As Nigeria celebrates its 61st anniversary of independence, its citizens are caught in a general anomie of despair. This is due to the general insecurity in the country, rising unemployment and high cost of living.
It is also an age of fear as many metrics of Nigeria’s socio-economic progress paint a picture of a nation in great need. Nigeria’s economy stagnated and grew at less than 1% cumulative over the past six years, well below the 2.6% population growth. It also has about 40% of the population of about 200 million people living below the poverty line.
The country is plagued by both security and political challenges. Boko Haram insurgents still operate in the northeast. In the northwest, bandits overwhelm the security forces. Deadly clashes between farmers and shepherds continue in north-central Nigeria. And separatist and irredentist agitations are reverberating in the south-east and south-west of the country.
Despite these problems, Nigeria has made significant socio-economic strides, at least since 1999, when it returned to democracy after decades of military rule. It is also a country with huge resources that do not yet need to be fully exploited. The greatest of them are the educated citizens of Nigeria. The country had an educated population of less than 5% when it gained independence. Today more than 60% of the population read and write. Enrollment in tertiary education is also increasing steadily.
The last 60 years
Looking back over the past six decades shows that the Fourth Republic, established in 1999, was Nigeria’s golden era in terms of economic and social indicators. However, it is difficult to imagine this reality to the millions of unemployed who are out of work and grappling with inflationary pressures on food and other basic livelihoods.
Nigeria’s economy has grown more than sevenfold since 1999. Much of this can be explained by the rebasing of the economy in 2014. The economy was found to be 60% larger than previous estimates.
Prior to 2014, Nigeria had used 1990 prices and the composition of the economy to determine its size. But a lot had changed since then. For example, telecommunications grew rapidly with the introduction of mobile communications. Nollywood, Nigeria’s film industry, has also expanded and become a more professionally organized and run sector.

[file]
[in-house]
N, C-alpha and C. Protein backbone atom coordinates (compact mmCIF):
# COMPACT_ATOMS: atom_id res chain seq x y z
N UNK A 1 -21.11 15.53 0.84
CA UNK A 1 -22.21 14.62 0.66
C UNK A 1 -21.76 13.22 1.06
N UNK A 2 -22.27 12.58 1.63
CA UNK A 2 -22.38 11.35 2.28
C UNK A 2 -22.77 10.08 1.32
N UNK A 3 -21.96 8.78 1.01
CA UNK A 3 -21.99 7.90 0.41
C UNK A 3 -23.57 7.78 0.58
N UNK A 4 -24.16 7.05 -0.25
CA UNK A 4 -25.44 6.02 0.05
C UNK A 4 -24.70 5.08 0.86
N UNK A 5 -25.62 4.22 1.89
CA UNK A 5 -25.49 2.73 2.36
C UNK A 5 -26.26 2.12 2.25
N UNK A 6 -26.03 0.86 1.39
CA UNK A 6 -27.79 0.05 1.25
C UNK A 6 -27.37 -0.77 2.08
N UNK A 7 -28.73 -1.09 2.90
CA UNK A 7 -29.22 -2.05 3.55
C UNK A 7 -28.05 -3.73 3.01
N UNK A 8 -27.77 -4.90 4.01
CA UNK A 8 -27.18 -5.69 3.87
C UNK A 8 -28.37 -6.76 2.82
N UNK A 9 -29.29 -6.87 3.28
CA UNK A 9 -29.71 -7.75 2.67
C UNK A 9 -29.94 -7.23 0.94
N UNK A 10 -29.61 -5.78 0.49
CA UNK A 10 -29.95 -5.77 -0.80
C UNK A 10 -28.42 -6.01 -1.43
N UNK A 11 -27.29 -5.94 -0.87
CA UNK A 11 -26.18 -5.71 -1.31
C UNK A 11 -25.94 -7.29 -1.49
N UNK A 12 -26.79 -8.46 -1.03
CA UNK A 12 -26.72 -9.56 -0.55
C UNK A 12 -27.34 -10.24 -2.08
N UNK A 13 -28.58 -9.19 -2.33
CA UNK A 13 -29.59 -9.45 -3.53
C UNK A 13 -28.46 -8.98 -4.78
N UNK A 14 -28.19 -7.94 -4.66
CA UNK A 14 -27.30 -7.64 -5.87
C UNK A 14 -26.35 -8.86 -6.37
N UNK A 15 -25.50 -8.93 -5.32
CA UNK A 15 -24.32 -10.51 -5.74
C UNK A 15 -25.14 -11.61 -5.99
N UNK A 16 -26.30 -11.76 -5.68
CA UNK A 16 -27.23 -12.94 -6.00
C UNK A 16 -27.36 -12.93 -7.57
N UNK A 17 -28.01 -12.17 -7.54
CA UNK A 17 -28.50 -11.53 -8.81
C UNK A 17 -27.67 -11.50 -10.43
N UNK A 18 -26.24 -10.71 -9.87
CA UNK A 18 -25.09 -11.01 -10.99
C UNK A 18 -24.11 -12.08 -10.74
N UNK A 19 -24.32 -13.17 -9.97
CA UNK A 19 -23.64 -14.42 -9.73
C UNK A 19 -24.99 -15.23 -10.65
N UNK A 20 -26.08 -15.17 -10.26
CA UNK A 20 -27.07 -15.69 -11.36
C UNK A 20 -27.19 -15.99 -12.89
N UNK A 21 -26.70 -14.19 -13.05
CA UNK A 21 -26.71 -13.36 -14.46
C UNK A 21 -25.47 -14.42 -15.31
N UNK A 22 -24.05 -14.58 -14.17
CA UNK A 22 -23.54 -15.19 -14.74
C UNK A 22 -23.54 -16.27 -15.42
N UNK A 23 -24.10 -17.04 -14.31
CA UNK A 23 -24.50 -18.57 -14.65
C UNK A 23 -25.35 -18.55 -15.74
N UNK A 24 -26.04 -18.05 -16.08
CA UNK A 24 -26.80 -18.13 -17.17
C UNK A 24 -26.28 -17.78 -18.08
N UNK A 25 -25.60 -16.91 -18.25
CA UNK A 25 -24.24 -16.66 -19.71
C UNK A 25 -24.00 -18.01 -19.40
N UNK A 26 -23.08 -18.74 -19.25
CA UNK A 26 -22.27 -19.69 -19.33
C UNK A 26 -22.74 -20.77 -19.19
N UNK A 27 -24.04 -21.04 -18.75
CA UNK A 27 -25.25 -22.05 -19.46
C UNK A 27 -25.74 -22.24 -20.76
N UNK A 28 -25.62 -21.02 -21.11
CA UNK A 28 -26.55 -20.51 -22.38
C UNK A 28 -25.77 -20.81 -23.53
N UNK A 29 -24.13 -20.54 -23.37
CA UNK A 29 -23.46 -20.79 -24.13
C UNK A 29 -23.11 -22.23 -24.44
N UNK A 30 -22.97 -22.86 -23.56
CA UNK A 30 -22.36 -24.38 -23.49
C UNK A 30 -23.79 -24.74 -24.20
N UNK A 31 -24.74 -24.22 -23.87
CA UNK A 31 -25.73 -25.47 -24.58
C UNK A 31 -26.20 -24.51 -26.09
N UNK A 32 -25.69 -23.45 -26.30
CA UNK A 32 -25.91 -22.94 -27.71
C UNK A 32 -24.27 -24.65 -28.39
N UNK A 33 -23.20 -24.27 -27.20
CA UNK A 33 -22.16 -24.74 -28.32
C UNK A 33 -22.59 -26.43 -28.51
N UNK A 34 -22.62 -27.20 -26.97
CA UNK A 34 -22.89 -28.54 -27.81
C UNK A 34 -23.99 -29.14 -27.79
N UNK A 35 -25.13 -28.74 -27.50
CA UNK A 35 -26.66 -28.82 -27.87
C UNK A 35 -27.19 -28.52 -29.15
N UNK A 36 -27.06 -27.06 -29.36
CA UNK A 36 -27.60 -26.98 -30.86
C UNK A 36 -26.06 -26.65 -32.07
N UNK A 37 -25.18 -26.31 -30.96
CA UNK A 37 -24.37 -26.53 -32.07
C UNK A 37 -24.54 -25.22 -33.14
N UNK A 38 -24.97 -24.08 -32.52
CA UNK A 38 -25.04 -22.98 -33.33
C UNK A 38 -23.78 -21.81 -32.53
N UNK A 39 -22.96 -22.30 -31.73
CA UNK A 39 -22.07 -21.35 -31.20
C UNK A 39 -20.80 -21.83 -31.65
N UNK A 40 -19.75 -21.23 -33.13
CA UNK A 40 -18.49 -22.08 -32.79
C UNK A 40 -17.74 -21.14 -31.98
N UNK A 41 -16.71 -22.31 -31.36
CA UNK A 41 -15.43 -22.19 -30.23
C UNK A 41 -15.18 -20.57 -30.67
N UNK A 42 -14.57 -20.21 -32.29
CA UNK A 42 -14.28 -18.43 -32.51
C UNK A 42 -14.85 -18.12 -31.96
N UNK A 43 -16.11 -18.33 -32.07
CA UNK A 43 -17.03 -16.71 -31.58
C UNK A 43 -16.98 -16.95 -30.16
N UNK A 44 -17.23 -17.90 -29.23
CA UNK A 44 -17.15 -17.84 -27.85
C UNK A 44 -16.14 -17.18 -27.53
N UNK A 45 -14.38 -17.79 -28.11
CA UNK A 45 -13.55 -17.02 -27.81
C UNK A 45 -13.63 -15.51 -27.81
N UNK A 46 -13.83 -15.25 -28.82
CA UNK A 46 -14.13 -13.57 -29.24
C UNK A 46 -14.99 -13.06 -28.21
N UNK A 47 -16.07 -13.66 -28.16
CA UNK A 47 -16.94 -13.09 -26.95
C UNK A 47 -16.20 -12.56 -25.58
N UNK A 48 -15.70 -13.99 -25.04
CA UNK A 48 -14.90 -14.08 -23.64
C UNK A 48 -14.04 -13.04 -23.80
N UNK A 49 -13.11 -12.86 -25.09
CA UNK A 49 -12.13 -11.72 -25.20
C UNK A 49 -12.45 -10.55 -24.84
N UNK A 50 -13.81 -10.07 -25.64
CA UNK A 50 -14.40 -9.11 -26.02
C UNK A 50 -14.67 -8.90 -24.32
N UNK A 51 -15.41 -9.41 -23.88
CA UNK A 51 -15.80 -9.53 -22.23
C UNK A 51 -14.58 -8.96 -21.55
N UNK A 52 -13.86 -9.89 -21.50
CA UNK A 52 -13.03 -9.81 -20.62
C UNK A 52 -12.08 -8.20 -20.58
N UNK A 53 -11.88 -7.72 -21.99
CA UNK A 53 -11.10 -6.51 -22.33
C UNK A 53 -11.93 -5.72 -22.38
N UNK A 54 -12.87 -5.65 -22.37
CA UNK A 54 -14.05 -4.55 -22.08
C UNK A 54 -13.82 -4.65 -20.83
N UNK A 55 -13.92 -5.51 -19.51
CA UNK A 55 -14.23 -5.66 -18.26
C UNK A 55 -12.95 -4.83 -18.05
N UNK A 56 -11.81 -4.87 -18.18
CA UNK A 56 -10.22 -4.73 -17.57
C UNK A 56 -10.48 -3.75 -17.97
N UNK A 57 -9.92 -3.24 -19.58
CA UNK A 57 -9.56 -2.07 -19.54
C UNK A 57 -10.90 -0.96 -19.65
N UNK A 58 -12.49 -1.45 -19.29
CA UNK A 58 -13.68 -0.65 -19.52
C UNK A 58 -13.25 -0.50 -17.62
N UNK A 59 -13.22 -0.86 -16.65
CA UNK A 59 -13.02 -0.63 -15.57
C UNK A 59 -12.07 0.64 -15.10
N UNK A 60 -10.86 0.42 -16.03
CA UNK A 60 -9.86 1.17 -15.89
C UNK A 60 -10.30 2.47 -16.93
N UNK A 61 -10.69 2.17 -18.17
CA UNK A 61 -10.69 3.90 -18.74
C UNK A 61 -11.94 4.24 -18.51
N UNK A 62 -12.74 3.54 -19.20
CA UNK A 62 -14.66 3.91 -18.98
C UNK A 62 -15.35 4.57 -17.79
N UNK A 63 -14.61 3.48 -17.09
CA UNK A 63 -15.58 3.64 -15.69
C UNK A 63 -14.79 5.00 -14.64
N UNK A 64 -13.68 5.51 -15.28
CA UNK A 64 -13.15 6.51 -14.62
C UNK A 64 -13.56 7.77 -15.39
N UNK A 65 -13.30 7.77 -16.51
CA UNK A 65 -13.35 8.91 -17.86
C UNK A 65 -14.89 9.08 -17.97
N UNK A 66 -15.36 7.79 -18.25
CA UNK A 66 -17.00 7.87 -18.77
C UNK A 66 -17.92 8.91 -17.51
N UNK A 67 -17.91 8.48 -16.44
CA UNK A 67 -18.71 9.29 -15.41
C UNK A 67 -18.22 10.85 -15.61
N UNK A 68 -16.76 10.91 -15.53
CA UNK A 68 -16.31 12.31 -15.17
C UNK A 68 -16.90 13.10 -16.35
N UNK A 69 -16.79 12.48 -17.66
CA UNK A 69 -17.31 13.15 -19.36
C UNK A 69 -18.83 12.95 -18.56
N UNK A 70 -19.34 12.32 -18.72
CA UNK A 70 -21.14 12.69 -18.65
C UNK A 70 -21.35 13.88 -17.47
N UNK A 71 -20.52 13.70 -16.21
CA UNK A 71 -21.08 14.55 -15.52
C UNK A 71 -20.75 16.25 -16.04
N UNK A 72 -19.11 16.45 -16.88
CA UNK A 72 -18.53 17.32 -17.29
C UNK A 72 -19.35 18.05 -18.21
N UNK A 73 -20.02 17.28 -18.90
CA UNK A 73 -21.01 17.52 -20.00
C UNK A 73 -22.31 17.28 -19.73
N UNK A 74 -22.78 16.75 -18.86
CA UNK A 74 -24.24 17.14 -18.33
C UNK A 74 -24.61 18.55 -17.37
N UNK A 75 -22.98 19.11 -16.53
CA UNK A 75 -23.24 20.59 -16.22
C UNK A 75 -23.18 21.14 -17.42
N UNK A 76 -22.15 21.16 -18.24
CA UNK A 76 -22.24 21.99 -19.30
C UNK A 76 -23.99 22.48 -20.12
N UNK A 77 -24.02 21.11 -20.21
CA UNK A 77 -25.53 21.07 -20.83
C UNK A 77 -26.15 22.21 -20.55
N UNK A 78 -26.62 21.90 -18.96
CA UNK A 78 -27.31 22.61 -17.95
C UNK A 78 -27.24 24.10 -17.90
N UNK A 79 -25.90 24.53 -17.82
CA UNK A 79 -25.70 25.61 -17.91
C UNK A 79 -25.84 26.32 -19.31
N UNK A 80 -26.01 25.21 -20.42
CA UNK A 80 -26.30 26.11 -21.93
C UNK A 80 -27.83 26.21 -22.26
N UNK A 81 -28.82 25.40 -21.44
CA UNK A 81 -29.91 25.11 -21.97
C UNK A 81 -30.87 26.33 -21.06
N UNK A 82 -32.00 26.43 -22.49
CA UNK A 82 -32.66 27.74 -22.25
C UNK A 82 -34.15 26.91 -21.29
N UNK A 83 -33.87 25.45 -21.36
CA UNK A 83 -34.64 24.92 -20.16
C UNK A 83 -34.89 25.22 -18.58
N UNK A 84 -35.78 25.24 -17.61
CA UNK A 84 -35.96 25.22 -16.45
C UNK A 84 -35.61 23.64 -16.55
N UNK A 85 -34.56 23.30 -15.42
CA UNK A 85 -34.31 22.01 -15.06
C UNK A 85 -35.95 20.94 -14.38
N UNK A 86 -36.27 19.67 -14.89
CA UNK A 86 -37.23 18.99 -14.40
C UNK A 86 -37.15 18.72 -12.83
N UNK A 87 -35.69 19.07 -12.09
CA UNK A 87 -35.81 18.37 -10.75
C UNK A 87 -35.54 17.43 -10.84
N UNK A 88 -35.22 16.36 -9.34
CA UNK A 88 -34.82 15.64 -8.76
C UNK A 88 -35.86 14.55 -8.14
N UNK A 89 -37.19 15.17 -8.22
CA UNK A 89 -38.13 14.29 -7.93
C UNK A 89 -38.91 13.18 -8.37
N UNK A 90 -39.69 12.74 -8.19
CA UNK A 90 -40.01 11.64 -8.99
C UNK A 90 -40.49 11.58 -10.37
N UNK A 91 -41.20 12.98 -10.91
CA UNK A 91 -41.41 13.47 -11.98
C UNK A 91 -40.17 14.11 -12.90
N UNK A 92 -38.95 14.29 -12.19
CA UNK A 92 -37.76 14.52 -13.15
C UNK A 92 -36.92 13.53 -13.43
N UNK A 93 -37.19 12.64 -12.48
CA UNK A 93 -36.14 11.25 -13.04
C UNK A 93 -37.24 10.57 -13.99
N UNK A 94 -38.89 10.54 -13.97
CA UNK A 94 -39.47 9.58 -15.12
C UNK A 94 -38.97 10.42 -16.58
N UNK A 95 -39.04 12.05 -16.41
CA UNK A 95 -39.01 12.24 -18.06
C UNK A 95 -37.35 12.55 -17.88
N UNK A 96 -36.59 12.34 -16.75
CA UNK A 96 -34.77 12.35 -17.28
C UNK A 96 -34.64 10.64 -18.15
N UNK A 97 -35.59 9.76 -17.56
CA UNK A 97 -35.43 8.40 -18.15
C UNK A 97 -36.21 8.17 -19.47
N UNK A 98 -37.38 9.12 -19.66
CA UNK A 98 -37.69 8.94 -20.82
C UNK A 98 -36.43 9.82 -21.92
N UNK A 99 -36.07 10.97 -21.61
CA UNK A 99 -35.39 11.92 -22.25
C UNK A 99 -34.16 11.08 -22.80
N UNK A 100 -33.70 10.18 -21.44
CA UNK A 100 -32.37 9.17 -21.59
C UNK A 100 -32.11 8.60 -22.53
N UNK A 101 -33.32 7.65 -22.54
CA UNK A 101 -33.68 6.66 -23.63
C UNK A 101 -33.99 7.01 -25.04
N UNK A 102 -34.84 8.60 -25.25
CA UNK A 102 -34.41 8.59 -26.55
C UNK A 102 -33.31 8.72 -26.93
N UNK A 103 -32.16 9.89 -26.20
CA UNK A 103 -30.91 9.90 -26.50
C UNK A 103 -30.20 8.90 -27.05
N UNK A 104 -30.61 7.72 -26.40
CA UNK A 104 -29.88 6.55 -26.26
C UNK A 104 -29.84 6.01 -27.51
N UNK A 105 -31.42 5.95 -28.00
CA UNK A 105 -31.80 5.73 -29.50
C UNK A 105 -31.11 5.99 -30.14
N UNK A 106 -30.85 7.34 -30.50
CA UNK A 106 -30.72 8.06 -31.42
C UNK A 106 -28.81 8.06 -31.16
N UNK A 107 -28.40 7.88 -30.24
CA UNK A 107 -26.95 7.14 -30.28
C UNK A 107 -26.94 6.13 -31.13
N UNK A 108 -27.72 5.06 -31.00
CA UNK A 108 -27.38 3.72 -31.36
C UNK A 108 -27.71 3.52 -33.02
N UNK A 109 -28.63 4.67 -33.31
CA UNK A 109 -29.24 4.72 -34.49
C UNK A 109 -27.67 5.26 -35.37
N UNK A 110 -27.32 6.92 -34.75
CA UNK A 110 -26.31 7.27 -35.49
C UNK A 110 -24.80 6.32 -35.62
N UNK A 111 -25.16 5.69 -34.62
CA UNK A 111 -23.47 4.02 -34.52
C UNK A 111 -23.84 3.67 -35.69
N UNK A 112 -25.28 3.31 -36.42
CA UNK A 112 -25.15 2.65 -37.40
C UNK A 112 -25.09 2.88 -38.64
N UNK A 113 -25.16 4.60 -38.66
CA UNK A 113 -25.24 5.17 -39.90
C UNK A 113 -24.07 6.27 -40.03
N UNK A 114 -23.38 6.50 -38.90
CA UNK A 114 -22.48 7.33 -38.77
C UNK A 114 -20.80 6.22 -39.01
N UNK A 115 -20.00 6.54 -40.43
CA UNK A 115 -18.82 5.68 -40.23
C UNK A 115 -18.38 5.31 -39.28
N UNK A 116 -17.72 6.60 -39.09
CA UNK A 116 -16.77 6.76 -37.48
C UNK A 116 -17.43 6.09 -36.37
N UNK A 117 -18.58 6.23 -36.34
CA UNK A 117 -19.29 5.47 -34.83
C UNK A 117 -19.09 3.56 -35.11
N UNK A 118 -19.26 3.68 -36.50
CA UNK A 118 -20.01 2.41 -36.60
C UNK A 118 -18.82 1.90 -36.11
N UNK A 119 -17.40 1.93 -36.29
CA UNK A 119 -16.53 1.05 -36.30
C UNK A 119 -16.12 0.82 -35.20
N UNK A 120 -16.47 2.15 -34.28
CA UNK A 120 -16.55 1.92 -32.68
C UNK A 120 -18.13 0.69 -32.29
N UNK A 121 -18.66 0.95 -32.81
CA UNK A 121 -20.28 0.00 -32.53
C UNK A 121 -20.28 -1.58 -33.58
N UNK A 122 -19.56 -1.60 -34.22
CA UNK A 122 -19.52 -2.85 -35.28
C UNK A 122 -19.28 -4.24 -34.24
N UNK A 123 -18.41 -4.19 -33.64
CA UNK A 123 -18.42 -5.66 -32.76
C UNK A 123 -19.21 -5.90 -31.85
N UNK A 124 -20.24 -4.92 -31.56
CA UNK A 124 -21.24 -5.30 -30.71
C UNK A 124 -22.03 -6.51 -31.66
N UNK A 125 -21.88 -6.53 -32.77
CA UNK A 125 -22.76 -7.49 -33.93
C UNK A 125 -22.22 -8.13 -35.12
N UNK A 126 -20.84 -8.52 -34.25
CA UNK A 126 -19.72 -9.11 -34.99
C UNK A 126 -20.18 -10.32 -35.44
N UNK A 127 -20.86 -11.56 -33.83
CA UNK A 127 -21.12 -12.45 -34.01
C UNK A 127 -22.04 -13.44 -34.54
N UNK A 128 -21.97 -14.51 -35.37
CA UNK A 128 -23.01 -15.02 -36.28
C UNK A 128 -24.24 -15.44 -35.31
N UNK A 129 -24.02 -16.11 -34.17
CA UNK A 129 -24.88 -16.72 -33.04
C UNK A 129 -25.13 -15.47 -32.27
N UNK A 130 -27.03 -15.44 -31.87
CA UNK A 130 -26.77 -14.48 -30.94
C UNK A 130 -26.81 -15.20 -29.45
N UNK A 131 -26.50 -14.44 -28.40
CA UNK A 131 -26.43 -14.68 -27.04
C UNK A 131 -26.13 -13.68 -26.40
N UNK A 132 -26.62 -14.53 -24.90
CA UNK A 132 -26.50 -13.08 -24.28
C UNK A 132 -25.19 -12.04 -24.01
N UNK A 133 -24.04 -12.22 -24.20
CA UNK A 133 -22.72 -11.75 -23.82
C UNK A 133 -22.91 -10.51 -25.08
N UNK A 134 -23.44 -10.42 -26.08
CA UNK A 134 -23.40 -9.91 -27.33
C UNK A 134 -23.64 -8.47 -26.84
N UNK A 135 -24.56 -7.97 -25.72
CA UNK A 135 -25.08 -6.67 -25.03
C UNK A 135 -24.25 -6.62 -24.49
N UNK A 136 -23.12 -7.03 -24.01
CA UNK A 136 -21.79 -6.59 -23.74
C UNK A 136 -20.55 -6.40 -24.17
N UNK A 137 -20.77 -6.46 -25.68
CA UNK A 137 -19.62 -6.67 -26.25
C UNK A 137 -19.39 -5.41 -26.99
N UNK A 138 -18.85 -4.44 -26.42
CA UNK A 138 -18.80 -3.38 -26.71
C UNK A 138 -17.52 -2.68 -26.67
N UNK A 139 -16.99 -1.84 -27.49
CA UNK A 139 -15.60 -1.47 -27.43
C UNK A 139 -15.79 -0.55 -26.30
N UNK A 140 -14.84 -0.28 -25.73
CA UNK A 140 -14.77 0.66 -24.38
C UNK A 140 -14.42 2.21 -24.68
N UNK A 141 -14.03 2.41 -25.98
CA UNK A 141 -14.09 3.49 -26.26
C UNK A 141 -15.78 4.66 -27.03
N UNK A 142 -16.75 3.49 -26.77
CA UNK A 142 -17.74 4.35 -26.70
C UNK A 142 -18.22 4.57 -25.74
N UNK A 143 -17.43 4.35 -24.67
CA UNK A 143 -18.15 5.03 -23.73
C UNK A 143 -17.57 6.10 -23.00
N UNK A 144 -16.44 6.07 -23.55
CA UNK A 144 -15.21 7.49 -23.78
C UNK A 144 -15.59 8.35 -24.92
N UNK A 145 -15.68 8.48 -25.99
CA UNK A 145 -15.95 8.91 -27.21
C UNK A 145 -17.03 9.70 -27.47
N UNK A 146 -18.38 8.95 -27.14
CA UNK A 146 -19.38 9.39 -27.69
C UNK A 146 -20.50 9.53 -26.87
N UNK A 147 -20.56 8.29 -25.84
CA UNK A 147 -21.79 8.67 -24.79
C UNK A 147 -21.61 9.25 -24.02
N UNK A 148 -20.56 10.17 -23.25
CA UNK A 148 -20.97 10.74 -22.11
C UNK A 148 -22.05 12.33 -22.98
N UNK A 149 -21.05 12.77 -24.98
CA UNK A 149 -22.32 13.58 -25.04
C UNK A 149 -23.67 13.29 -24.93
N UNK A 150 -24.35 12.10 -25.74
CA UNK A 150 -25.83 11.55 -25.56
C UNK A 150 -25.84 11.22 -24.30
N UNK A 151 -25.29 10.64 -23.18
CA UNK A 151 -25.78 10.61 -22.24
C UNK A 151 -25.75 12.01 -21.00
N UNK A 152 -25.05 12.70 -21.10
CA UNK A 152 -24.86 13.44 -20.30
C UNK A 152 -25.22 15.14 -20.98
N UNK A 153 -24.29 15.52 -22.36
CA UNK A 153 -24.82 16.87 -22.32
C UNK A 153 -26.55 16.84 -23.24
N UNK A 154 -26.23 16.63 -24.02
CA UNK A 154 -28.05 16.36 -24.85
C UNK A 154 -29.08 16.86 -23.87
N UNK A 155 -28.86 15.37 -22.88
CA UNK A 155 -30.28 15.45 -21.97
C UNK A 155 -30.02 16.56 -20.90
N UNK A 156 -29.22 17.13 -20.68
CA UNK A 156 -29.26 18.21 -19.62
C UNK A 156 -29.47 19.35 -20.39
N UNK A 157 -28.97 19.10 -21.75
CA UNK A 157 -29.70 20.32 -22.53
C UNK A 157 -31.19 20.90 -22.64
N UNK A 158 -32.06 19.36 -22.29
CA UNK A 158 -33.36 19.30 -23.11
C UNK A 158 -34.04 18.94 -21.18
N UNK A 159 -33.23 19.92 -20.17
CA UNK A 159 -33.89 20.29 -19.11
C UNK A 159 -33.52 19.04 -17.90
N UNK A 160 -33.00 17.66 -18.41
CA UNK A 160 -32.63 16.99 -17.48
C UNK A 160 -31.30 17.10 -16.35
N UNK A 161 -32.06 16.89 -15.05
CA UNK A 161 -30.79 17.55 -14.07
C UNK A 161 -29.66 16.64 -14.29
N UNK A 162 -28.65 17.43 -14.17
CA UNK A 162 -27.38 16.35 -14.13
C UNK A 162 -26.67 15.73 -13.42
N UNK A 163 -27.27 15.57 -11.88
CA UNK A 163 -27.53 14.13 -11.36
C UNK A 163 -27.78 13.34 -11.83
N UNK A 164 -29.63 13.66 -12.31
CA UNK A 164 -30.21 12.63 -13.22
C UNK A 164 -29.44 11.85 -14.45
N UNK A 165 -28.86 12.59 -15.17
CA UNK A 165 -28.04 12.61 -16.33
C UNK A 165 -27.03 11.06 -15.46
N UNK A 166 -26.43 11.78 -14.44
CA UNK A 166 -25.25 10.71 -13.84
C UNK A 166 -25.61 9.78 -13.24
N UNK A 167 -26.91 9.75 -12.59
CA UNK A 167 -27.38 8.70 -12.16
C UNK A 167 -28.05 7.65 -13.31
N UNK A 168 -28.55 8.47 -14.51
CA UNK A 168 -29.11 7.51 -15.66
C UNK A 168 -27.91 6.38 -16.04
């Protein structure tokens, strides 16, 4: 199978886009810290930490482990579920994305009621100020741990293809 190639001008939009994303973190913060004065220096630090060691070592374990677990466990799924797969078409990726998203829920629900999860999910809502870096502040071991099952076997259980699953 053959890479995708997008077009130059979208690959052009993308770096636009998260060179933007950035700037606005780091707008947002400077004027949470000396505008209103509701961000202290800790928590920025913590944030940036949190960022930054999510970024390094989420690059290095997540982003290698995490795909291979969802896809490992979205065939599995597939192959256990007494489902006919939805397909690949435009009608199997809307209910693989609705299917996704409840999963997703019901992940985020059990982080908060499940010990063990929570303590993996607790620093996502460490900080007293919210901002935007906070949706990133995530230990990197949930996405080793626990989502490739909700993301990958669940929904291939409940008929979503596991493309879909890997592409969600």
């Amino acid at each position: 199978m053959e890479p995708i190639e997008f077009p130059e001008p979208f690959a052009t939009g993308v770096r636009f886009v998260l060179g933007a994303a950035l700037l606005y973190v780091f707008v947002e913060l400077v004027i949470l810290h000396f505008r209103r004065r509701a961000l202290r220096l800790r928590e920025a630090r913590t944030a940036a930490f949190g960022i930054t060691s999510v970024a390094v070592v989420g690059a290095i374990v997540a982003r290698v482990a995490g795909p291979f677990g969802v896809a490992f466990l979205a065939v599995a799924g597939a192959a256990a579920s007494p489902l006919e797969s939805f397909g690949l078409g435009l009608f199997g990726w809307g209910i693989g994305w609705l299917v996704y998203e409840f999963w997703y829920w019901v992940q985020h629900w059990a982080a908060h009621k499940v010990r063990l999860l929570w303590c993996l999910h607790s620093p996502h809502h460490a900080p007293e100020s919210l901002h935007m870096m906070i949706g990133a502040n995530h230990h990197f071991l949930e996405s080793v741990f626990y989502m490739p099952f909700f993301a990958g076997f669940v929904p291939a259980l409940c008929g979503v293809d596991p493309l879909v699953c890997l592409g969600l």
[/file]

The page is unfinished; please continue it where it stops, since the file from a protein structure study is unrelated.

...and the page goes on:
During the Fourth Republic, Nigeria switched from a lower income to a lower middle income status based on the national income per capita. That comes from the ranking of the World Bank. Other countries in this category are Algeria, Egypt, Kenya, Tunisia, India, Iran and Ukraine.
Nigeria’s economic troubles began in the mid-2010s. Nigeria’s economic development is closely linked to oil prices, which fell sharply between 2014 and 2016.
The World Bank has described the 70% decline over that period as one of the three largest declines since World War II and the longest since the 1986 supply collapse.
In response, the Nigerian economy, which had an average growth rate of 6.68% between 1999 and 2015, has fallen in and out of negative numbers since 2016. During this period it fell into recession twice. The cumulative growth since 2016 has averaged less than 1%.
Nigeria has taken steps to reduce its dependence on oil. These measures include revitalizing the agricultural sector and reducing the government’s reliance on oil revenues through tax revenues from other sources. These still have to pay off. And the COVID-19 pandemic has exacerbated the economic downturn, plunging more into unemployment and poverty.